Kolkata, 23 Jan 2022 22:54 IST
Despite its noble intentions, Sayantan Ghosal's film, which has references to Nazi Germany and Netaji Subhas Chandra Bose, makes for a dull watch.
The latest film by Sayantan Ghosal, a capable director of treasure hunt films, revolves around a cryptographer who searches for clues and decodes cyphers in a bid to foil a bio-terror plot.
The Third Reich and Netaji Subhas Chandra Bose, who famously sought to free India from British rule by forming an alliance with the Axis powers during World War II, feature prominently in the film, which sees Neo-Nazis plotting to eliminate Europe's immigrants with the help of a bioweapon that was commissioned by Hitler decades ago.
Cryptographer Rudrani (Nusrat Jahan) is felicitated in London where her landmark book on decryption is launched. She intends to relax with her husband Priyam (Gaurav Chakrabarty), who works for a multinational company in the UK, but her plans are dashed by a certain Sigmund Schumacher (Shataf Figar). He seeks her expertise to ostensibly find a way to prevent cancer.
After Rudrani solves Schumacher's problem, immigrants in London begin to fall prey to an unknown virus. Eventually, Rudrani realizes that she has unwittingly unleashed an epidemic. She then vows to find an antidote at any cost.
Rudrani’s extensive historical research and extraordinary ability to read signs lead her to Subhash Chatterjee (Rudranil Ghosh), the son of scientist and engineer Satyen Chatterjee (also Rudranil Ghosh), who once worked closely with the Indian National Army aka the Azad Hind Fauj. Eventually, Rudrani, Priyam and Subhash uncover an interesting link between Netaji's actions and Satyen’s efforts to leave behind important clues.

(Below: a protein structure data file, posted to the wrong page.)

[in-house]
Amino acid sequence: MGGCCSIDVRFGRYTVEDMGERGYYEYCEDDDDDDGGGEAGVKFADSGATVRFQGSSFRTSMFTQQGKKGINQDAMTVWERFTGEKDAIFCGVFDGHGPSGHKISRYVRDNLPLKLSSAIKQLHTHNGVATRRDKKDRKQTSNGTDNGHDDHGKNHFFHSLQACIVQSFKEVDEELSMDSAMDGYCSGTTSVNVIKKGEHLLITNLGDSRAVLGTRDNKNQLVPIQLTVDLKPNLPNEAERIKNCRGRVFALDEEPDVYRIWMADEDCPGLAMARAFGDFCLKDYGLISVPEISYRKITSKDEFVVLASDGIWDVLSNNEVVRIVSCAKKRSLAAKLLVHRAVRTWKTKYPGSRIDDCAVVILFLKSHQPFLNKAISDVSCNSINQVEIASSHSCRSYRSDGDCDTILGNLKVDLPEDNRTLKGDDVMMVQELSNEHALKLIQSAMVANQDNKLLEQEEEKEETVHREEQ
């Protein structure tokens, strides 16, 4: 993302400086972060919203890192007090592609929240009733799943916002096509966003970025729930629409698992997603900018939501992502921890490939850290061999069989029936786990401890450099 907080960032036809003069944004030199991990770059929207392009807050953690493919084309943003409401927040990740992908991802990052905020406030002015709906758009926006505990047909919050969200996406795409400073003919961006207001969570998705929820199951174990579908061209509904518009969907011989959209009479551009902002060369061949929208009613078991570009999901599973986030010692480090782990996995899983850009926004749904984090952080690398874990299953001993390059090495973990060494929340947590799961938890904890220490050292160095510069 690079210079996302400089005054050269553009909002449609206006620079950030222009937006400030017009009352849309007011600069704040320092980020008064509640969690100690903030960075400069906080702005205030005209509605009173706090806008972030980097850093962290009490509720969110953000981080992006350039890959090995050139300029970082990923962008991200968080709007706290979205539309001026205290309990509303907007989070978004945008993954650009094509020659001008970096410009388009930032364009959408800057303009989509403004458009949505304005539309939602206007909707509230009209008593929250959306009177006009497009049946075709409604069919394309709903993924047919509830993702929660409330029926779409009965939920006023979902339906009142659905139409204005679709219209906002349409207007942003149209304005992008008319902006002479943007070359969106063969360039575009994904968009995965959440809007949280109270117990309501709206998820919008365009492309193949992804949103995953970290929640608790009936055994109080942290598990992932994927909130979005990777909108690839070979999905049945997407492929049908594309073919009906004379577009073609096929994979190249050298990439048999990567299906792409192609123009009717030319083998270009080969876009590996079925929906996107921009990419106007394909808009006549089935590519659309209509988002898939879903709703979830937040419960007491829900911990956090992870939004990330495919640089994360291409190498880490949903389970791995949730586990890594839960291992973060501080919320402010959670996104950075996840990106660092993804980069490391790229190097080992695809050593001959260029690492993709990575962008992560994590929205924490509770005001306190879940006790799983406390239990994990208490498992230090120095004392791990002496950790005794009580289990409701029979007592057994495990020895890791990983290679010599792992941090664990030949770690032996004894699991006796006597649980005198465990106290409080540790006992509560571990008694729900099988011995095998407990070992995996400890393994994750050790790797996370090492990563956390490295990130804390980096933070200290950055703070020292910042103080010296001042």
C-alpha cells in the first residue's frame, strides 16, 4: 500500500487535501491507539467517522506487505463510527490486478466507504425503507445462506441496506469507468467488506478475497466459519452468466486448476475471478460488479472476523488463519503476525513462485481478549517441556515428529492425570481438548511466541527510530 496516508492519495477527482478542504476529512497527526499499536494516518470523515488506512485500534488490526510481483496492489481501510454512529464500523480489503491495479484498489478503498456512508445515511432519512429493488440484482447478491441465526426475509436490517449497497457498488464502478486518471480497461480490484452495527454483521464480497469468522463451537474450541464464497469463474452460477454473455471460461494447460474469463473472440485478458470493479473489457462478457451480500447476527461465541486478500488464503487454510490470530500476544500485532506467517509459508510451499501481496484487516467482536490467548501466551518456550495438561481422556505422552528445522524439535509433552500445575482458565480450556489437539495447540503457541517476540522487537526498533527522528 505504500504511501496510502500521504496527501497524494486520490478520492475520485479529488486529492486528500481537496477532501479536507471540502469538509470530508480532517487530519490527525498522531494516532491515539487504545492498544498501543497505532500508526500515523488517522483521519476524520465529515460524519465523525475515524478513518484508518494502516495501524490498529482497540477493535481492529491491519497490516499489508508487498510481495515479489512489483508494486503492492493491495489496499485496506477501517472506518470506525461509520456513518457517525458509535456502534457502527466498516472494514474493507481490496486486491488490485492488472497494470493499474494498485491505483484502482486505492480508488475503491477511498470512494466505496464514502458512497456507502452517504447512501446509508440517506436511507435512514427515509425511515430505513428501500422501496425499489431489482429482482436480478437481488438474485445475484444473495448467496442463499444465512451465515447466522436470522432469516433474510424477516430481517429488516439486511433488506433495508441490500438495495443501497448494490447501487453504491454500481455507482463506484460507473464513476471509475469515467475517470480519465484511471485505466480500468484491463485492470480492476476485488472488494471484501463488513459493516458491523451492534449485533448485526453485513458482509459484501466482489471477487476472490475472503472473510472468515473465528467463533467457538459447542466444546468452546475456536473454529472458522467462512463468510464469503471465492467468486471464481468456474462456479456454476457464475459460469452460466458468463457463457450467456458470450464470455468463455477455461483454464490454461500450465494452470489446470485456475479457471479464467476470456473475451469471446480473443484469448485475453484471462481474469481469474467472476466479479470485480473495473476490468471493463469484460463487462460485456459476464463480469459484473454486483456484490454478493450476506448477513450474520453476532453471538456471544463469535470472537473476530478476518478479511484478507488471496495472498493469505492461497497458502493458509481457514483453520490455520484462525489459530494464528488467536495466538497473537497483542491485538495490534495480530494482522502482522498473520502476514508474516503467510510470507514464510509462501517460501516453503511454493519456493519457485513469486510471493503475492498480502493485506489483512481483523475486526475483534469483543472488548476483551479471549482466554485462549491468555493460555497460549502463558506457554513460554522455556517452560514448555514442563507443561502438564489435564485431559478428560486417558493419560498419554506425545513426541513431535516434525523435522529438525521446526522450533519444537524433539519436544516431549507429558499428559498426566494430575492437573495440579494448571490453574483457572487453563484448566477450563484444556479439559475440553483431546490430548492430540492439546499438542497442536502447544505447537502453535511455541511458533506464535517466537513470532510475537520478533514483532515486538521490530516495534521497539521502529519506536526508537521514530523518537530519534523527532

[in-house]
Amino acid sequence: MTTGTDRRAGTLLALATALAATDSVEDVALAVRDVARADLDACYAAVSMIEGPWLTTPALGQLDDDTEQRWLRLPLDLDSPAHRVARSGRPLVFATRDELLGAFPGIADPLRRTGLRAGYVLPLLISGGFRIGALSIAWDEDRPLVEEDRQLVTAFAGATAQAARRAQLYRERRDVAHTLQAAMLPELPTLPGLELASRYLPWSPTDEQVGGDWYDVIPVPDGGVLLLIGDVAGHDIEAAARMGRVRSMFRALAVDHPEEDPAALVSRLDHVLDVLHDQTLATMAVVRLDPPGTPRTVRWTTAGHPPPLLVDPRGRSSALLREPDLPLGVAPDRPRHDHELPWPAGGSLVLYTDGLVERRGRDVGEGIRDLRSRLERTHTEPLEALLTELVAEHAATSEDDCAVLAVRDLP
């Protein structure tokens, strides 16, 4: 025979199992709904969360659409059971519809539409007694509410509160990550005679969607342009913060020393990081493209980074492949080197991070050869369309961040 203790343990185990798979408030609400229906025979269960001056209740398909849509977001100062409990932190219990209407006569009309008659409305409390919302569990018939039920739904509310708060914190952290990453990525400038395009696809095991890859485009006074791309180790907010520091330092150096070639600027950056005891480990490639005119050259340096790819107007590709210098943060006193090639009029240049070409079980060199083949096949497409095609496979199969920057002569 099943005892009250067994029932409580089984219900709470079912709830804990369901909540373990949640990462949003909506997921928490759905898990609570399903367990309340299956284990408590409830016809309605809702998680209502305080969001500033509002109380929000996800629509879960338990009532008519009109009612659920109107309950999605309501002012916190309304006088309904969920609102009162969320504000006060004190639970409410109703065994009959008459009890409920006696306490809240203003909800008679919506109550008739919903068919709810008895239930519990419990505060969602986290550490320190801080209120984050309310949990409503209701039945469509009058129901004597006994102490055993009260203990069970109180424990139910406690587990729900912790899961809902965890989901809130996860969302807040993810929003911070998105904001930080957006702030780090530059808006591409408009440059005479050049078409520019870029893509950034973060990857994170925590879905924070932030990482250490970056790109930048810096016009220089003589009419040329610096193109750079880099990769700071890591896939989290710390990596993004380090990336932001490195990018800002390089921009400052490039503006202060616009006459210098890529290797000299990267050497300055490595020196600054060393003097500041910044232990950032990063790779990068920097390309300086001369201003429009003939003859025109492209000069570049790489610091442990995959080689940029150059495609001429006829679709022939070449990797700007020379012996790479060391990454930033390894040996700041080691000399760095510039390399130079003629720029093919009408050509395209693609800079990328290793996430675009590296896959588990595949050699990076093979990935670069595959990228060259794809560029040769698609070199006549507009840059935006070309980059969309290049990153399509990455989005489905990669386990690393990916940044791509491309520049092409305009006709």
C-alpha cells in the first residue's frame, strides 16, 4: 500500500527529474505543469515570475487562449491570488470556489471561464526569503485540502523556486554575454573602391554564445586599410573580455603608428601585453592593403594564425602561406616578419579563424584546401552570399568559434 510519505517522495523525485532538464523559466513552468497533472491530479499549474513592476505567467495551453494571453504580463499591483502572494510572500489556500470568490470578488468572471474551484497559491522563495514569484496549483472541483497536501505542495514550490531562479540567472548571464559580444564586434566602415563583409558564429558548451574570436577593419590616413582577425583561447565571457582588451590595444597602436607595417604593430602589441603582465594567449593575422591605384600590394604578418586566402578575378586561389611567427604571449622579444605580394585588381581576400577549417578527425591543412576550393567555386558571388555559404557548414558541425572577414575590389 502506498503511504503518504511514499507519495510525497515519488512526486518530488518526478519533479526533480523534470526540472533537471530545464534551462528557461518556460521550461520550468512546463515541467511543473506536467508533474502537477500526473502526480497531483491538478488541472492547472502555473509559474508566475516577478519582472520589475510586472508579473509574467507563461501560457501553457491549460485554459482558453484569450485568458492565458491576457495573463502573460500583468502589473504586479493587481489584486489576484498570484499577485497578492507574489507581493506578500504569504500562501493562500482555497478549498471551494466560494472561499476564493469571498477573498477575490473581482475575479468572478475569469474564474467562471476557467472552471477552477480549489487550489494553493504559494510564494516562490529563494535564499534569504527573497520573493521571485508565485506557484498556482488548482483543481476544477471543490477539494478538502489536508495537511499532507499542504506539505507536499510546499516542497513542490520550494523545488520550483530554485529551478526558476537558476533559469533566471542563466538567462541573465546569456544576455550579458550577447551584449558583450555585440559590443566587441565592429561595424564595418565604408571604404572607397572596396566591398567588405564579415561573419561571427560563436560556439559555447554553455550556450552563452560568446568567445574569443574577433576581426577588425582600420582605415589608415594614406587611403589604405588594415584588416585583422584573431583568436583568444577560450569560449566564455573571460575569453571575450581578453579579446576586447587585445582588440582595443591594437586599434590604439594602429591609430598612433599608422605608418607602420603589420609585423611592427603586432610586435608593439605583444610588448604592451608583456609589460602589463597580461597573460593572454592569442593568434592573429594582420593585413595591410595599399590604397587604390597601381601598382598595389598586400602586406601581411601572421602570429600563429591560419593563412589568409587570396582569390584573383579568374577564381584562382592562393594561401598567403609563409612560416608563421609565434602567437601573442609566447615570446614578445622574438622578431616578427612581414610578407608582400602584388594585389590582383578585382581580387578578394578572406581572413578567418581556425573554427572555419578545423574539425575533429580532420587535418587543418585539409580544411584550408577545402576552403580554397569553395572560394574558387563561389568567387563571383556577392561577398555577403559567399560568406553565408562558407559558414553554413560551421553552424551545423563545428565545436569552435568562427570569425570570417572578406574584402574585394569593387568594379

The plot structure makes it apparent that Ghosal genuinely wanted to remind the audience about Netaji’s invaluable yet forgotten contributions to the Indian freedom struggle. The empathy for immigrants and unequivocal condemnation of white supremacy is admirable. However, the film keeps repeating the same historical references over the course of its lengthy running time, making the viewing experience exhausting.
Also, the trio hardly faces any opposition from the conspirators, who also require Rudrani’s assistance to save themselves from the epidemic. The lack of thrilling sequences and smooth progression of the heroes' mission make for a dull watch.
Saswata Chatterjee does justice to the role of Subhas Chandra Bose with his dignified and restrained performance. Ghosh is also great as a devoted scientist.
Jahan’s character is an extremely sharp and alert woman, but it seems that she is glorified at the cost of her husband, who is buffoonish and has no outstanding quality apart from being extremely memorious. Though Jahan delivers an average performance, Chakrabarty slips into the skin of the callous character, providing occasional comic relief. Figar does his best as the opportunistic antagonist Sigmund Schumacher .
Tuban’s cinematography fails to inspire awe or excitement, particularly where Rudrani is searching for clues. Editor Subhajit Singha could have saved the narrative from getting repetitive.
Music director Raja Narayan Deb tries his best to make up for the screenplay's lack of thrilling elements and the song 'Ki Khobor' by Savvy Gupta has a soothing effect.
Although made with noble intentions, the film lacks a strong storyline. The only engaging parts of the film are the historical bits and the fictionalized narrative built around them.